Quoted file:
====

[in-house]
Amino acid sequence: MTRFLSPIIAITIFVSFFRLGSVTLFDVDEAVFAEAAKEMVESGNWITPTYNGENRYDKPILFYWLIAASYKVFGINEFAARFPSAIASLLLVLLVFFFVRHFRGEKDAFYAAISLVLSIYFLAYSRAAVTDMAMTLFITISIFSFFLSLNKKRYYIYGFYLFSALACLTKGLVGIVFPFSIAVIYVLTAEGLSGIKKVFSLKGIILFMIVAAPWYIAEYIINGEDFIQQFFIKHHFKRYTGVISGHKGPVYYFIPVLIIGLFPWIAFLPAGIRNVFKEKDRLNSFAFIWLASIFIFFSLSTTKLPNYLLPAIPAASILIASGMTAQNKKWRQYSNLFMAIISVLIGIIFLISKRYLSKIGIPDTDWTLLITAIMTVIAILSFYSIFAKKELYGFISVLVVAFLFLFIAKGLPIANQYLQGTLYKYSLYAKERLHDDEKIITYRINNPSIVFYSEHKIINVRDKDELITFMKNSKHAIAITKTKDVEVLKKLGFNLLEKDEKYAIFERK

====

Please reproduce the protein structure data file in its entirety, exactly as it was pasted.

[in-house]
Amino acid sequence: MTRFLSPIIAITIFVSFFRLGSVTLFDVDEAVFAEAAKEMVESGNWITPTYNGENRYDKPILFYWLIAASYKVFGINEFAARFPSAIASLLLVLLVFFFVRHFRGEKDAFYAAISLVLSIYFLAYSRAAVTDMAMTLFITISIFSFFLSLNKKRYYIYGFYLFSALACLTKGLVGIVFPFSIAVIYVLTAEGLSGIKKVFSLKGIILFMIVAAPWYIAEYIINGEDFIQQFFIKHHFKRYTGVISGHKGPVYYFIPVLIIGLFPWIAFLPAGIRNVFKEKDRLNSFAFIWLASIFIFFSLSTTKLPNYLLPAIPAASILIASGMTAQNKKWRQYSNLFMAIISVLIGIIFLISKRYLSKIGIPDTDWTLLITAIMTVIAILSFYSIFAKKELYGFISVLVVAFLFLFIAKGLPIANQYLQGTLYKYSLYAKERLHDDEKIITYRINNPSIVFYSEHKIINVRDKDELITFMKNSKHAIAITKTKDVEVLKKLGFNLLEKDEKYAIFERK